This semester, AU welcomed six new faculty members to campus. Of those six, five were MBA Director Dr. David Brewer, Instructor of Computer Science Jonathan Craton, Instructor of Nursing Randall Gray, Assistant Professor of Cybersecurity Jason Lowmiller and Assistant Professor of Athletic Training Emily Day.
Dr. David Brewer
Dr. David Brewer, AU’s new MBA director, earned his bachelor’s degrees in English and history from Northwestern University. He also holds an MBA in management and a doctorate in organizational leadership from Eastern University.
Brewer has taught at five universities and directed two nonprofit organizations.
AllOne Community Services is a nonprofit based in Portland, Oregon, that was founded by Brewer.
“It was aimed at helping churches in the community work together to meet social service needs,” he said. “Over the course of about five years we ended up with more than 40 churches working together to do housing, healthcare, education and business development.”
Brewer has been married to his wife, Rose, for more than 23 years. She is an ordained pastor in the Free Methodist Church. Together they have two children—a 17-year-old son named Zephaniah and an 11-year-old adopted African American son named Jakobi.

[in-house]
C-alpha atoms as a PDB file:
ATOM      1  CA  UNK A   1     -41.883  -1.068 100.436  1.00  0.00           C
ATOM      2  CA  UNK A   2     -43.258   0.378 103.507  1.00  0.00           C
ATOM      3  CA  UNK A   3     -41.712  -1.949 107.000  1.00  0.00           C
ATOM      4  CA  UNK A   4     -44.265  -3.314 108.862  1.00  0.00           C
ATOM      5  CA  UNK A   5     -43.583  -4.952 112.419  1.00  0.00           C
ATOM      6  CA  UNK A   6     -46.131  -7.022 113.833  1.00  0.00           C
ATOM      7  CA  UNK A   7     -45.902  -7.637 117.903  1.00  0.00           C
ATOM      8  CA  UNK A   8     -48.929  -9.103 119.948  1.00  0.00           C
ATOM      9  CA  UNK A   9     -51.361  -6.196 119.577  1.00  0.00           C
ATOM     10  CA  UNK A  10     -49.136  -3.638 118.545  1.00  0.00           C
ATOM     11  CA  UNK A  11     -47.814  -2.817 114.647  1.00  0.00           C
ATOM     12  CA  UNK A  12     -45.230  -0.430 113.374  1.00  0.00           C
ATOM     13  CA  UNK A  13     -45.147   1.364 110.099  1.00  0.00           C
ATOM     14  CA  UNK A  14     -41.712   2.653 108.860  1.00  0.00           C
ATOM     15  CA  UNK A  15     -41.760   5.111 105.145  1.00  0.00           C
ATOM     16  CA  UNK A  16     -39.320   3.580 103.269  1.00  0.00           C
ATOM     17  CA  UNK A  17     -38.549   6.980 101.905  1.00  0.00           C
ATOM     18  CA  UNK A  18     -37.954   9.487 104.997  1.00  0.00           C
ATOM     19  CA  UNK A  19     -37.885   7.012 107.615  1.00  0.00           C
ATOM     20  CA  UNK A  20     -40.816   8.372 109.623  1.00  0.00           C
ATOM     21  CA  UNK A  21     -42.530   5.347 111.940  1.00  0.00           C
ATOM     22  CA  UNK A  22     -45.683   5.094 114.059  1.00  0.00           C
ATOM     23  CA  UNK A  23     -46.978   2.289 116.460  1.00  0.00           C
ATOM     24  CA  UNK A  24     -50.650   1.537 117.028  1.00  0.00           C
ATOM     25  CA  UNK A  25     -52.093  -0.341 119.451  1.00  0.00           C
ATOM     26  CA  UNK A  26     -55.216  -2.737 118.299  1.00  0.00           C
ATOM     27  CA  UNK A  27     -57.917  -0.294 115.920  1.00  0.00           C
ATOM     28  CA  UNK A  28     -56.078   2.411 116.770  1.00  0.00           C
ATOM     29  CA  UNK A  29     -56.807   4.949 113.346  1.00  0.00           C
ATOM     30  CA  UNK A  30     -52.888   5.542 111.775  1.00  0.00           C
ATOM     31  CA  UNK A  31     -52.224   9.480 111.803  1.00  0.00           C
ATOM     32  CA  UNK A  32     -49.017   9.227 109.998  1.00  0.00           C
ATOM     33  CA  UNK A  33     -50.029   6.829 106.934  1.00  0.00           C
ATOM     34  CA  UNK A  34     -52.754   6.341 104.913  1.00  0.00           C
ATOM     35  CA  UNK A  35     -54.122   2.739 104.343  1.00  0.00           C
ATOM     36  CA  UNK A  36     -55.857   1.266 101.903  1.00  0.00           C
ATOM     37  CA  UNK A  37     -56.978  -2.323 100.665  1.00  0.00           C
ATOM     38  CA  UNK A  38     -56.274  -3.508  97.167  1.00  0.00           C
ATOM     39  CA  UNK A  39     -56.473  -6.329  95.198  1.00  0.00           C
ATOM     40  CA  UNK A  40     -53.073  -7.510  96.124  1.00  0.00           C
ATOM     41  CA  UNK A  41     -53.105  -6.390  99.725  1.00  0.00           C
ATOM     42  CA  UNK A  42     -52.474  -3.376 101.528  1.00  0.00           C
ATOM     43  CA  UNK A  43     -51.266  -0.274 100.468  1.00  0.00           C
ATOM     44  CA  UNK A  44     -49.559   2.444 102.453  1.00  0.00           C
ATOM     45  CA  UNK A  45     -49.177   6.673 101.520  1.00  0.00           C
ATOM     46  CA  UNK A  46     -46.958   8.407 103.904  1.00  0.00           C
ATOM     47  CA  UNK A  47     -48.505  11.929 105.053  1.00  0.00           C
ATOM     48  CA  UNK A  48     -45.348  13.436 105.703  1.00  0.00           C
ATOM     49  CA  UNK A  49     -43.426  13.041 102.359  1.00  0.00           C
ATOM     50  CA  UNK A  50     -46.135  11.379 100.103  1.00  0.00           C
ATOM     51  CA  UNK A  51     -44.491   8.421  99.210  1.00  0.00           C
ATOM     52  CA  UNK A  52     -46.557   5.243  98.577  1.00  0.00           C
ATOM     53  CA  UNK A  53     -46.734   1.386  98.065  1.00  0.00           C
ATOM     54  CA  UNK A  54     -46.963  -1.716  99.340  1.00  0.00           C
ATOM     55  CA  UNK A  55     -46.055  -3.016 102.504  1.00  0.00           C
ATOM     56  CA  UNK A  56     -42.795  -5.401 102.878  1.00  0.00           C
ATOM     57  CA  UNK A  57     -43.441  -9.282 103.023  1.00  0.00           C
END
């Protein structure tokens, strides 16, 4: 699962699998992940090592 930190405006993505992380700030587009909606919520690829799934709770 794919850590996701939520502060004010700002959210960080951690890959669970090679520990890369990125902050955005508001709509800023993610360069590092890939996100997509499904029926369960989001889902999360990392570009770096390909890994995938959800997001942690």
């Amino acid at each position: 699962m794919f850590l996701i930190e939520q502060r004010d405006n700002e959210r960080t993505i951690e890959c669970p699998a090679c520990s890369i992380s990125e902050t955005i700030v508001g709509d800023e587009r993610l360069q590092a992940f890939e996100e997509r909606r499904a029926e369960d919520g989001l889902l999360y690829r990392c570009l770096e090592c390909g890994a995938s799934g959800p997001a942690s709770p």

Before they got married, Brewer and his wife knew they wanted to adopt a child from another culture.
“It’s a really rich way to learn and expose our own blindnesses and biases,” he said. “When we go out somewhere we always think, ‘Where are the places we can go where all our family members will be accepted and welcomed?’ It’s not always as easy as you’d like to think.”
In his spare time, Brewer enjoys reading, hiking and cooking. He and his wife share garden beds with their neighbors. Brewer likes experimenting with the fresh ingredients.
“It’s great to be able to go out and grab beans, peppers, tomatoes or whatever else is ready to harvest, and do something with them in the kitchen,” he said.
Other than the Bible, some of Brewers favorite reads include “The Lord of the Rings” trilogy, “Leadership and Self-Deception” by John Maxwell and books by David Halberstam and David McCullough.